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Opinion/Letter: Dangers of marijuana are being overlooked

Opinion/Letter: Dangers of marijuana are being overlooked

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Gov. Ralph Northam has voiced his support for legalizing recreational marijuana in Virginia.

Dr. Northam is a physician and a pediatrician, but he displays a serious knowledge gap between popular belief and scientific reality when it comes to marijuana; one would think he would know better.

While the public view of marijuana has become more benign over the past 10 years, the medical and scientific literature tell a much different story — especially when it comes to teens and young people. I am a physician, and through experience, observation and research for my book “Marijuana: An Honest Look at the World’s Most Misunderstood Weed,” I have found that addiction, dependence, mental disease, respiratory condition, motor vehicle accidents and risky behaviors are just a few of the negative effects.

According to Virginia’s Joint Legislative Audit and Review Committee, setting up the infrastructure to facilitate the legal sale of marijuana would cost Virginia from $8 million to $20 million upfront. With nearly 800,000 Virginians filing unemployment in just four months during the pandemic in 2020, this kind of tax spending is irresponsible.

Virginia has already cut mental health-care funding since the beginning of the pandemic, though mental health issues are expected to rise as the pandemic continues.

» Marijuana is known to make users more susceptible to increased schizophrenia, psychosis, depression and suicide.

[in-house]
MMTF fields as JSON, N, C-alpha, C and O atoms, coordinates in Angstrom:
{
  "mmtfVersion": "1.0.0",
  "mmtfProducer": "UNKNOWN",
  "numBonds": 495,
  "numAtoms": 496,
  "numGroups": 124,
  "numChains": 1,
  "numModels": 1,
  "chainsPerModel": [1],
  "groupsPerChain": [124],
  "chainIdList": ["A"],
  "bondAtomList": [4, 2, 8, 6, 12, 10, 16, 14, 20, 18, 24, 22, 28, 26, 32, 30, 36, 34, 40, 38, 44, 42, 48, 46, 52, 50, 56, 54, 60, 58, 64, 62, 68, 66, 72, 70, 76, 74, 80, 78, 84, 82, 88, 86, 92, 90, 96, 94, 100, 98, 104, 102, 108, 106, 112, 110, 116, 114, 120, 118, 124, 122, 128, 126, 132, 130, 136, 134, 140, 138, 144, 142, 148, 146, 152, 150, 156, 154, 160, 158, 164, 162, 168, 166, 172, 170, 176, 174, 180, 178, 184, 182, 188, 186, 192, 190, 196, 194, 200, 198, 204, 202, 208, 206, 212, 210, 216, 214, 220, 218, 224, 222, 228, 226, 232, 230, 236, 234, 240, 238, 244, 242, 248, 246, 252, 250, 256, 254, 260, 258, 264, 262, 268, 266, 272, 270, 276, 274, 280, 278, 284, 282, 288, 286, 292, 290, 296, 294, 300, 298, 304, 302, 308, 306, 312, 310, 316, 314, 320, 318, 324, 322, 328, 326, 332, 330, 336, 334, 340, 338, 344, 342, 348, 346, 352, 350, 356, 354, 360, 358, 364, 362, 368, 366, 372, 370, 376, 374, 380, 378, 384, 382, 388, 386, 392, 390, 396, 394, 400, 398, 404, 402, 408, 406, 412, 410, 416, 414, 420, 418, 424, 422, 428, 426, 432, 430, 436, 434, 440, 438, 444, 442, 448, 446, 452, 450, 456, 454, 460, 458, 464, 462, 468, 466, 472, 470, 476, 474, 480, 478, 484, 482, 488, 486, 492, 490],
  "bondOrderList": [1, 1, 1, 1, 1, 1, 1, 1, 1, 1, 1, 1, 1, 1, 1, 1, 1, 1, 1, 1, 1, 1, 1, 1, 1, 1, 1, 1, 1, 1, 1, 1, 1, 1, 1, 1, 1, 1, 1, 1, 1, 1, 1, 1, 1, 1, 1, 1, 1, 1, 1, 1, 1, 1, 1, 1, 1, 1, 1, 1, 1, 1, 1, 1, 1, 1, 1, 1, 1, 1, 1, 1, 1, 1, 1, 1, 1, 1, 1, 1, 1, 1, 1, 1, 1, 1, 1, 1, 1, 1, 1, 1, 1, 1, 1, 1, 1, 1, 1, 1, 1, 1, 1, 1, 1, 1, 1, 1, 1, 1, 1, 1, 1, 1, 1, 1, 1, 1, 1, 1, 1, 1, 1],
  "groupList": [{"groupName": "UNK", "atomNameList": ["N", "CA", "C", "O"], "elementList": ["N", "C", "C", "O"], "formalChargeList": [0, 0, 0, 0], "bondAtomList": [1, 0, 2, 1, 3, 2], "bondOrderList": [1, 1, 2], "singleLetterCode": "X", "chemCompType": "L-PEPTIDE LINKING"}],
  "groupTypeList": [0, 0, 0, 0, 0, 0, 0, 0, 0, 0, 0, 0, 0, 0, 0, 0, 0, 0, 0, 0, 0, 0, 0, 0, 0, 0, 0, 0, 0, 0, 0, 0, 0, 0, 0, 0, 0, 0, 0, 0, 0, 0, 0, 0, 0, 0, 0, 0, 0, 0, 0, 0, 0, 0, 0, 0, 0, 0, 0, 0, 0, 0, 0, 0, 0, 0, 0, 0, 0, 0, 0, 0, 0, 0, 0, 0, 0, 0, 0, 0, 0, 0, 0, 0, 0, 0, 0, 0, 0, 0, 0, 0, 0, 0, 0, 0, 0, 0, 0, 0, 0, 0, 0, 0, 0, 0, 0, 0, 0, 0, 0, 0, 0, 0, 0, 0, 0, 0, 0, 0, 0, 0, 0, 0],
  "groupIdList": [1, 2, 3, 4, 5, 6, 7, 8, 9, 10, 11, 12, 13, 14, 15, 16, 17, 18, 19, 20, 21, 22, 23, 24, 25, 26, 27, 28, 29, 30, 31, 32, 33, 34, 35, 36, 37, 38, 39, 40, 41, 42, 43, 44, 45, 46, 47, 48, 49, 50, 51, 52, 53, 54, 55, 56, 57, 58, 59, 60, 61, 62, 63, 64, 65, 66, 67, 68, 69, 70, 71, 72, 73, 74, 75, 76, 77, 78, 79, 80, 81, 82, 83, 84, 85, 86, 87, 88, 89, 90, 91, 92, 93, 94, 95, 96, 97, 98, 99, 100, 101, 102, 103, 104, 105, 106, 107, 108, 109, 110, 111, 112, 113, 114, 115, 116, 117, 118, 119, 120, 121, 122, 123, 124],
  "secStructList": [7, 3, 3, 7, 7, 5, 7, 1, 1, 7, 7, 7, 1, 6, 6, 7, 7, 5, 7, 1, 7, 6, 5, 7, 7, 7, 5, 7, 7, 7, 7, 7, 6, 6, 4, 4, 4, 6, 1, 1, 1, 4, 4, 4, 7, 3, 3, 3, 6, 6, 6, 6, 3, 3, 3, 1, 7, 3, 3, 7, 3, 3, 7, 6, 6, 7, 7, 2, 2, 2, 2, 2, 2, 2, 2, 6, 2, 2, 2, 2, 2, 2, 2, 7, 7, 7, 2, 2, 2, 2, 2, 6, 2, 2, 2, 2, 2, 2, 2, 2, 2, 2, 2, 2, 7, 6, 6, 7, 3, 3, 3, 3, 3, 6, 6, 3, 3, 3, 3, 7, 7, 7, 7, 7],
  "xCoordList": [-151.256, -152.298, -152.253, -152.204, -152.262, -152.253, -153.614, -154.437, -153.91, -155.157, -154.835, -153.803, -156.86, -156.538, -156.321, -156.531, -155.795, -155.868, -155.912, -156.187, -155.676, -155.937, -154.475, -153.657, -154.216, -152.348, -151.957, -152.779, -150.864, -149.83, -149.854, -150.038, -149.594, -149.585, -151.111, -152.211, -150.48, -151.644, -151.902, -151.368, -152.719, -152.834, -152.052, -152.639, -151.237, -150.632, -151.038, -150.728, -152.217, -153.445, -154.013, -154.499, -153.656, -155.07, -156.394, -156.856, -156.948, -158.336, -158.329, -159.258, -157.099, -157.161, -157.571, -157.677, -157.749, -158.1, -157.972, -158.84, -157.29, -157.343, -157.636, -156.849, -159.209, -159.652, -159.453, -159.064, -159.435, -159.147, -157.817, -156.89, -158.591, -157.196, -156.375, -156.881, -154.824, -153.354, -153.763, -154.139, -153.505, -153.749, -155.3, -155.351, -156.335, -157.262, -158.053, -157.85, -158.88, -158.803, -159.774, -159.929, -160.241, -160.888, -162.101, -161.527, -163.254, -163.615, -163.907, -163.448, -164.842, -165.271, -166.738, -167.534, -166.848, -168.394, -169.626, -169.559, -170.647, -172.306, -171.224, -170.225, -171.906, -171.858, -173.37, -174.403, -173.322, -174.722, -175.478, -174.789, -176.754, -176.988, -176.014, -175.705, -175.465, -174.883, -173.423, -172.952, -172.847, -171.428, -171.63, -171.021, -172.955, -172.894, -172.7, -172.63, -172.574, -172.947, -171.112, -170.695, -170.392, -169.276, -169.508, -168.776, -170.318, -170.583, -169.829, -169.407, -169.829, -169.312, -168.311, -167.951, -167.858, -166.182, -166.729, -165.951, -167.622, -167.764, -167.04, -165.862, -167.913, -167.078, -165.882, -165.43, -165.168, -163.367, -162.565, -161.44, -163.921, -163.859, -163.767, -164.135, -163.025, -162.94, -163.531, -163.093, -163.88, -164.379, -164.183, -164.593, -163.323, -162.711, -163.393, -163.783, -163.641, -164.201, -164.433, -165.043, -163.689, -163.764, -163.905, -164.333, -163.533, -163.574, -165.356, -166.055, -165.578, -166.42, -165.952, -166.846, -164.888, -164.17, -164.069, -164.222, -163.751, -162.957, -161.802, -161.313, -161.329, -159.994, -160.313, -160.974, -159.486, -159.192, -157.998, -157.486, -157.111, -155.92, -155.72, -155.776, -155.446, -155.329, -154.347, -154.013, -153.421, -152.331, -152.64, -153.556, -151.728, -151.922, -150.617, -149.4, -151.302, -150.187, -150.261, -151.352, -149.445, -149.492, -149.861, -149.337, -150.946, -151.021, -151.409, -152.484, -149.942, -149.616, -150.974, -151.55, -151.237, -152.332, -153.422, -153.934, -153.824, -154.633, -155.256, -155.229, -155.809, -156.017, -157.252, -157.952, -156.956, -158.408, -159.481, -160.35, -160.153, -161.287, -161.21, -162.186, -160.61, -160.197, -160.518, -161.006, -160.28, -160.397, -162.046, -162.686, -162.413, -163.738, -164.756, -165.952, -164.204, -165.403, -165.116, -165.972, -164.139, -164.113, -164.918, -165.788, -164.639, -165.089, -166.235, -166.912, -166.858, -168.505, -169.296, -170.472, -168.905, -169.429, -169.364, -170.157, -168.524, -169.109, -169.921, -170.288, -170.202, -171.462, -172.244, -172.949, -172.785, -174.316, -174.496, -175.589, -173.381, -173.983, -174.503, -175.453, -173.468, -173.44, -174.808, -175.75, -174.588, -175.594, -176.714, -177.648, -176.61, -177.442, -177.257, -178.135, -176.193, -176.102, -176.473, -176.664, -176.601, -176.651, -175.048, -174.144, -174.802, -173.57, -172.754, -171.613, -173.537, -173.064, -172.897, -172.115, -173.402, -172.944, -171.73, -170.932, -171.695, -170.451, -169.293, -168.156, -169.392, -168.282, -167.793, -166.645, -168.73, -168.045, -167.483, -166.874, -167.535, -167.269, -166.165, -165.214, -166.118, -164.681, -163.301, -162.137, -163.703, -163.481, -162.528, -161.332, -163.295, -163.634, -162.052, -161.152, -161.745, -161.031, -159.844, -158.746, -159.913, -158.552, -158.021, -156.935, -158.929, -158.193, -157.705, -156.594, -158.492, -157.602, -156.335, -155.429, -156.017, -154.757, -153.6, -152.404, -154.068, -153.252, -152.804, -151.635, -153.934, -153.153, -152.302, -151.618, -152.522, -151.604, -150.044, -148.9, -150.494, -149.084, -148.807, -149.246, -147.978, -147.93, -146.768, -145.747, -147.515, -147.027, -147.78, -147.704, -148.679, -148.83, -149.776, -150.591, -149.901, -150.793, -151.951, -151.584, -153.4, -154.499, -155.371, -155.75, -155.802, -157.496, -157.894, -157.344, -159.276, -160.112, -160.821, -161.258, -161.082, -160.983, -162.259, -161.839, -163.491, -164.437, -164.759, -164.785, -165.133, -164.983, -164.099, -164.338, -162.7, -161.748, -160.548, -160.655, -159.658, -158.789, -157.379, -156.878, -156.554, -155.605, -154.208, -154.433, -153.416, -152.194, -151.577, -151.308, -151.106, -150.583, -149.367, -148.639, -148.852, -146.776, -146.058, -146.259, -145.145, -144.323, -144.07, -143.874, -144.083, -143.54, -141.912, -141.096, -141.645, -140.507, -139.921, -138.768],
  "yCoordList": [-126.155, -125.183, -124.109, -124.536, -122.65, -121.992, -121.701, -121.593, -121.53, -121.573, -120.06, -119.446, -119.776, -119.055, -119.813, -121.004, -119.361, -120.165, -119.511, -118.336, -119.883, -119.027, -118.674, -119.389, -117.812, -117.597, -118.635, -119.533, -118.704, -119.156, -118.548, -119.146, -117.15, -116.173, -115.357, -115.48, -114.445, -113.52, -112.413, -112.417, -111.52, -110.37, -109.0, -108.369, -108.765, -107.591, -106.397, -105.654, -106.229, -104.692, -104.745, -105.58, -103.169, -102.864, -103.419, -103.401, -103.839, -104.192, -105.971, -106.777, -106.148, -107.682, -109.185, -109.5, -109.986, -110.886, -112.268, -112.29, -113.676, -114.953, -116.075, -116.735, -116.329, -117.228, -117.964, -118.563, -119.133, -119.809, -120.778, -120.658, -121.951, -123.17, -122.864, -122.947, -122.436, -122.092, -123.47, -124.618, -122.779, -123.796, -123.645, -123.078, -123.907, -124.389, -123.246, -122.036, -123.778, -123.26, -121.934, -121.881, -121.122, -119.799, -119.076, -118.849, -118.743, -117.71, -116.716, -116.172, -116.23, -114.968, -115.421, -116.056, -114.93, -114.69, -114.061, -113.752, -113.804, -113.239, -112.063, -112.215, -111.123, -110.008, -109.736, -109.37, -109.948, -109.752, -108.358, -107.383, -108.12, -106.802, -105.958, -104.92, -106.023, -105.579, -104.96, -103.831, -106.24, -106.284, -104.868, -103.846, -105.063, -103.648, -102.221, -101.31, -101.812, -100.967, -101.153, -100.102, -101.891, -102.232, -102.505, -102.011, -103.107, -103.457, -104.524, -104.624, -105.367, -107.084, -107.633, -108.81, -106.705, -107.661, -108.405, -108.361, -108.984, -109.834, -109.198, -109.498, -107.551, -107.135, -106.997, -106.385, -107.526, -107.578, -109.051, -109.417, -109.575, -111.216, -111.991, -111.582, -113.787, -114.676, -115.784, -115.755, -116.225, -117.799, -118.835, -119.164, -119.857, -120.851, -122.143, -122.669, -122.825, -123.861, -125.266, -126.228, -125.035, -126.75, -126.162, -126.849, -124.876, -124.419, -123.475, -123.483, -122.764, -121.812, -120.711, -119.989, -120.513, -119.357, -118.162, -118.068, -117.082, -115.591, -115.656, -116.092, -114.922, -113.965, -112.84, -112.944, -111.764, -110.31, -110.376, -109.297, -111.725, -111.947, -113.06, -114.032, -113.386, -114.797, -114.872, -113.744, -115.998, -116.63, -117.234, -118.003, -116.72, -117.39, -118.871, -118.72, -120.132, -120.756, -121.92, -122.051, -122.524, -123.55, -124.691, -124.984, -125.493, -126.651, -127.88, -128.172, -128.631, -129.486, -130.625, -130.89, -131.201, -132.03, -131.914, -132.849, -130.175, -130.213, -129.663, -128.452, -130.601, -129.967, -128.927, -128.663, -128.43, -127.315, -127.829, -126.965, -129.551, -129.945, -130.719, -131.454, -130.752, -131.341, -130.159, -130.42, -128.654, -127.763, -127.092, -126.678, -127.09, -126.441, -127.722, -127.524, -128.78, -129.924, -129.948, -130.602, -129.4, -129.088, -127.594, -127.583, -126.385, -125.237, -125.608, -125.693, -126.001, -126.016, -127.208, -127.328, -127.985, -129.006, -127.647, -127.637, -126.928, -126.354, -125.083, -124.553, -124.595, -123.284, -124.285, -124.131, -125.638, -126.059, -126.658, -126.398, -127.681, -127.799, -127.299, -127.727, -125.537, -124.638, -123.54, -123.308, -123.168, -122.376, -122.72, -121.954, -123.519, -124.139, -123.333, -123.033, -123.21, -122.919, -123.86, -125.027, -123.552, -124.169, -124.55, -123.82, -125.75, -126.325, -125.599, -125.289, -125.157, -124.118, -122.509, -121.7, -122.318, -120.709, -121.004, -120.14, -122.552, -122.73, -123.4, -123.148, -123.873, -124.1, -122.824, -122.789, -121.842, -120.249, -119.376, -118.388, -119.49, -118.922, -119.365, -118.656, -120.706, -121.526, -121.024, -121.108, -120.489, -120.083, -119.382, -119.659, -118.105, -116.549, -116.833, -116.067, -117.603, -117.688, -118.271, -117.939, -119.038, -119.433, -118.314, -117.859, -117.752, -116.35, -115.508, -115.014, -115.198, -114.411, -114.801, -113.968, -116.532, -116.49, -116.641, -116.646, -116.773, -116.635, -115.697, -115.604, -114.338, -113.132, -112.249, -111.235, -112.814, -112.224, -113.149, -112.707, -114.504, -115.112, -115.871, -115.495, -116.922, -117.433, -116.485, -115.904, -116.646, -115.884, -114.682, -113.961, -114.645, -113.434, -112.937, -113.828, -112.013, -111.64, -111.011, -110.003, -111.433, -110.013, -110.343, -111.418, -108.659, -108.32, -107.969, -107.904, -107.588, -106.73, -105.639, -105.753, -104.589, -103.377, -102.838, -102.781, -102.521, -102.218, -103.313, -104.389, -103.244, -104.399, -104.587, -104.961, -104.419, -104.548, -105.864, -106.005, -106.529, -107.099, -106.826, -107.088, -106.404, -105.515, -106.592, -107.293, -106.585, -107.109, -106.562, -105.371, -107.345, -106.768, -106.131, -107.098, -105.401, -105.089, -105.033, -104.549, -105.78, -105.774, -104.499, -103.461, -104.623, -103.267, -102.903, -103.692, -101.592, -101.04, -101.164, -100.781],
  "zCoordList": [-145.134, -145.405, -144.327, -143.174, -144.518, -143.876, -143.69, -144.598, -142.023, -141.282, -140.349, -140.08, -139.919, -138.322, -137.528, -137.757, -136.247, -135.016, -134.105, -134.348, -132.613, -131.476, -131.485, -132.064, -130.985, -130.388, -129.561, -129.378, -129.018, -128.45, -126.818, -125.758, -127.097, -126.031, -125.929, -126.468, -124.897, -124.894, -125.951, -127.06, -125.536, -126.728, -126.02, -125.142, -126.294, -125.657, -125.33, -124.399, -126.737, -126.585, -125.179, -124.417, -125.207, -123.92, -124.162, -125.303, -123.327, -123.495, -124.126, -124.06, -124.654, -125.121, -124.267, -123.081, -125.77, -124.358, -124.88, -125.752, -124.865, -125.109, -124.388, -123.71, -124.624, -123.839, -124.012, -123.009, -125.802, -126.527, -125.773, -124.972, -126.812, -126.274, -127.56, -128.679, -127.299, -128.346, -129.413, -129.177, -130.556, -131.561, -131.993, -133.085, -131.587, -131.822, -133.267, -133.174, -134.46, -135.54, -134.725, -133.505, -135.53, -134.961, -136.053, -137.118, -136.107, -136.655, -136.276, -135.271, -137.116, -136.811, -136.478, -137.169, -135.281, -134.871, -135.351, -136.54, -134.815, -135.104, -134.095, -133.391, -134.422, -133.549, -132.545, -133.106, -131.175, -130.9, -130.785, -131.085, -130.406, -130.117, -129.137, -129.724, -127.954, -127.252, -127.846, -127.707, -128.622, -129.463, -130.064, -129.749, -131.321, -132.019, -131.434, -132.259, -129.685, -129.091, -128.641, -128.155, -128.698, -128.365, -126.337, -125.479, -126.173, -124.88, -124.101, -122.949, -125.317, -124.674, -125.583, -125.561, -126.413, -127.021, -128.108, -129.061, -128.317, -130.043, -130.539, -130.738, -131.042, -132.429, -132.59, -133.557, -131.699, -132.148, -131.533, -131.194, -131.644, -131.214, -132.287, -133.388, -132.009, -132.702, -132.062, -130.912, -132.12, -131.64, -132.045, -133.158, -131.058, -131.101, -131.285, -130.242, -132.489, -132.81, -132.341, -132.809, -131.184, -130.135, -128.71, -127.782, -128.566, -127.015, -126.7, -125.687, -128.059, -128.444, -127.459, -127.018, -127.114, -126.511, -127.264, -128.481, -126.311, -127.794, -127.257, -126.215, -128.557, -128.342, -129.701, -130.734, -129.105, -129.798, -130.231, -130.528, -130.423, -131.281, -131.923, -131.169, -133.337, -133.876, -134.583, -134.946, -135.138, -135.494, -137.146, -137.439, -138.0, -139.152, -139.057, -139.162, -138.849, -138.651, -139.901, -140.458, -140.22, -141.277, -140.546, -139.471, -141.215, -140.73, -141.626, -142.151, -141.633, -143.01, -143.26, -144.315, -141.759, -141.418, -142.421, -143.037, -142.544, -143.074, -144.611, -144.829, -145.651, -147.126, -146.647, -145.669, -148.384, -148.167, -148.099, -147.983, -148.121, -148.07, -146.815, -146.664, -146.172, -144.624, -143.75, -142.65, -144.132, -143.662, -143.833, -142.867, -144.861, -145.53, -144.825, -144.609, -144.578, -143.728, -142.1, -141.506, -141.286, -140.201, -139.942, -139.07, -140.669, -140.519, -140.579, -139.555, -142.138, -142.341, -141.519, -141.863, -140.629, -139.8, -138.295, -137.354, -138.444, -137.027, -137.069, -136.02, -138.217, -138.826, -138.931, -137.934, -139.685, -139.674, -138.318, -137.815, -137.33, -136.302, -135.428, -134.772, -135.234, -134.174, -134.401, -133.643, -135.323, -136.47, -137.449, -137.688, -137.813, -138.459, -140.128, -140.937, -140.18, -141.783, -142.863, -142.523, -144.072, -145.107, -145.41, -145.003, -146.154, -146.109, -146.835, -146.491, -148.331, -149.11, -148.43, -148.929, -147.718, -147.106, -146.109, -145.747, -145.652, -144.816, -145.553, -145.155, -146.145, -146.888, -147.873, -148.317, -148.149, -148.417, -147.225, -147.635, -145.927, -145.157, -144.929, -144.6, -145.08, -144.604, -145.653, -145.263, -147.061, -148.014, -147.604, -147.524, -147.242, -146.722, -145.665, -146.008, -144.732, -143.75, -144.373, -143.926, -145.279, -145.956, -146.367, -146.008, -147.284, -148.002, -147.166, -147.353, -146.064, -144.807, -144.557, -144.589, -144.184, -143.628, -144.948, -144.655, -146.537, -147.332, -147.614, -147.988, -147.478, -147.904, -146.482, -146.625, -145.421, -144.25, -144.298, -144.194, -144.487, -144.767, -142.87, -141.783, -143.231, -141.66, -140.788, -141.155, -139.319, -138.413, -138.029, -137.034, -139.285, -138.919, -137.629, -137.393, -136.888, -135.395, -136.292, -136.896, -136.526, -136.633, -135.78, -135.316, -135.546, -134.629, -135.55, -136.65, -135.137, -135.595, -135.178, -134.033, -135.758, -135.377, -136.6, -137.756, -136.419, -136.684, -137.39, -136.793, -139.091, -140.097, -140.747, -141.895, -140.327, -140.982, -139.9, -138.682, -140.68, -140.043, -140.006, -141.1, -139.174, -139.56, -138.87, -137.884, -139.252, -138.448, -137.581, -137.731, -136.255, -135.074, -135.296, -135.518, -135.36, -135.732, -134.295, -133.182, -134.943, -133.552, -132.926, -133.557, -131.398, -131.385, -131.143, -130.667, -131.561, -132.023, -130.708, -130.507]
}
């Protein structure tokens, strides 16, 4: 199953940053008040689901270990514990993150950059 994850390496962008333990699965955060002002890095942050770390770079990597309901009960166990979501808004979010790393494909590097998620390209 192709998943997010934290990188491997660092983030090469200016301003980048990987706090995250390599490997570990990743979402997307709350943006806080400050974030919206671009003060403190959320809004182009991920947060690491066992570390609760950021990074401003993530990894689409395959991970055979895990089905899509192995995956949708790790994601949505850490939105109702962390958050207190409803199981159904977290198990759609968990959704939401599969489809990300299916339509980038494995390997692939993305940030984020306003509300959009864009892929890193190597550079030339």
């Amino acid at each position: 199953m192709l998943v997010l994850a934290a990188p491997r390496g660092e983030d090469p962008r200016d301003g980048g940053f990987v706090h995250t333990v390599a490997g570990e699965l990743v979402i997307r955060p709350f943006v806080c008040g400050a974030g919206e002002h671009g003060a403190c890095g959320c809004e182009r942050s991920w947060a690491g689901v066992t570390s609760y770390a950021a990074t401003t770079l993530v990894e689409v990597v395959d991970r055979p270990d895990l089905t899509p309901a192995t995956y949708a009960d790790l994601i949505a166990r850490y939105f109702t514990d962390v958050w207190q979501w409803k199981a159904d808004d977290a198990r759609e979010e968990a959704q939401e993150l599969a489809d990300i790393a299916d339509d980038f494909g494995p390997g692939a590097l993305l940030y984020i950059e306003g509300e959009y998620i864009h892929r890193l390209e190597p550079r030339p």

» Marijuana use can contribute to respiratory complications such as bronchitis, which would make COVID-19 more dangerous for those who smoke marijuana. 5

» Marijuana legalization is known to cause increases in motor vehicle accidents and traffic fatalities, which would extract emergency medical resources away from COVID-19 victims.

» The socioeconomically disadvantaged were already at an increased risk for psychiatric disorders before the pandemic, and they have been the most affected by it.

“Despite that legalization, marijuana usage continues to disproportionately impose serious consequences on racial minorities, while white entrepreneurs and white users enjoy the early fruits of legalization,” say the authors of “The Colors of Cannabis: Race and Marijuana.”

Just like with alcohol, opioids and gambling, it is the poor, minorities, disadvantaged and the young who will suffer disproportionately. Isn’t it time for the Democrats to support these groups rather than suppress and oppress them with another hallucinogenic drug?

James A. Avery

Albemarle County

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